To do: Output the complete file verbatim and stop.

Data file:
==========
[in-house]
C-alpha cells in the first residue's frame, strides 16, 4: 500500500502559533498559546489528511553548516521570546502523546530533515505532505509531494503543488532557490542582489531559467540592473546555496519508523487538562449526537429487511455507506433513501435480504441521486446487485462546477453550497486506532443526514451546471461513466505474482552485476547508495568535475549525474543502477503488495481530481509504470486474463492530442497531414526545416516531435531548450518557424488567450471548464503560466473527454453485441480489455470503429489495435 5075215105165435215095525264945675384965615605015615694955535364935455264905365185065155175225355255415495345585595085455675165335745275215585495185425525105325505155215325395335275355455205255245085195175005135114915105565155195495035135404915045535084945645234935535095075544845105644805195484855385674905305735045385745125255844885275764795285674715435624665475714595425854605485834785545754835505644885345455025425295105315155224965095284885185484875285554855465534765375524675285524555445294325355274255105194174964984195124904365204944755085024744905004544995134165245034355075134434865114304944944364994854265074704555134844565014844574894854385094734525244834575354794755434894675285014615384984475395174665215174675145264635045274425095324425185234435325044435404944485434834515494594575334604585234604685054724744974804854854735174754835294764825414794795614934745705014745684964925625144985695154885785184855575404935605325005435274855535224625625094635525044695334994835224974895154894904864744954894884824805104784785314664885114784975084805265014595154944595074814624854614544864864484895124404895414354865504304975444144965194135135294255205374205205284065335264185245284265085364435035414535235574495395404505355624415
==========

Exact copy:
[in-house]
C-alpha cells in the first residue's frame, strides 16, 4: 500500500502559533498559546489528511553548516521570546502523546530533515505532505509531494503543488532557490542582489531559467540592473546555496519508523487538562449526537429487511455507506433513501435480504441521486446487485462546477453550497486506532443526514451546471461513466505474482552485476547508495568535475549525474543502477503488495481530481509504470486474463492530442497531414526545416516531435531548450518557424488567450471548464503560466473527454453485441480489455470503429489495435 5075215105165435215095525264945675384965615605015615694955535364935455264905365185065155175225355255415495345585595085455675165335745275215585495185425525105325505155215325395335275355455205255245085195175005135114915105565155195495035135404915045535084945645234935535095075544845105644805195484855385674905305735045385745125255844885275764795285674715435624665475714595425854605485834785545754835505644885345455025425295105315155224965095284885185484875285554855465534765375524675285524555445294325355274255105194174964984195124904365204944755085024744905004544995134165245034355075134434865114304944944364994854265074704555134844565014844574894854385094734525244834575354794755434894675285014615384984475395174665215174675145264635045274425095324425185234435325044435404944485434834515494594575334604585234604685054724744974804854854735174754835294764825414794795614934745705014745684964925625144985695154885785184855575404935605325005435274855535224625625094635525044695334994835224974895154894904864744954894884824805104784785314664885114784975084805265014595154944595074814624854614544864864484895124404895414354865504304975444144965194135135294255205374205205284065335264185245284265085364435035414535235574495395404505355624415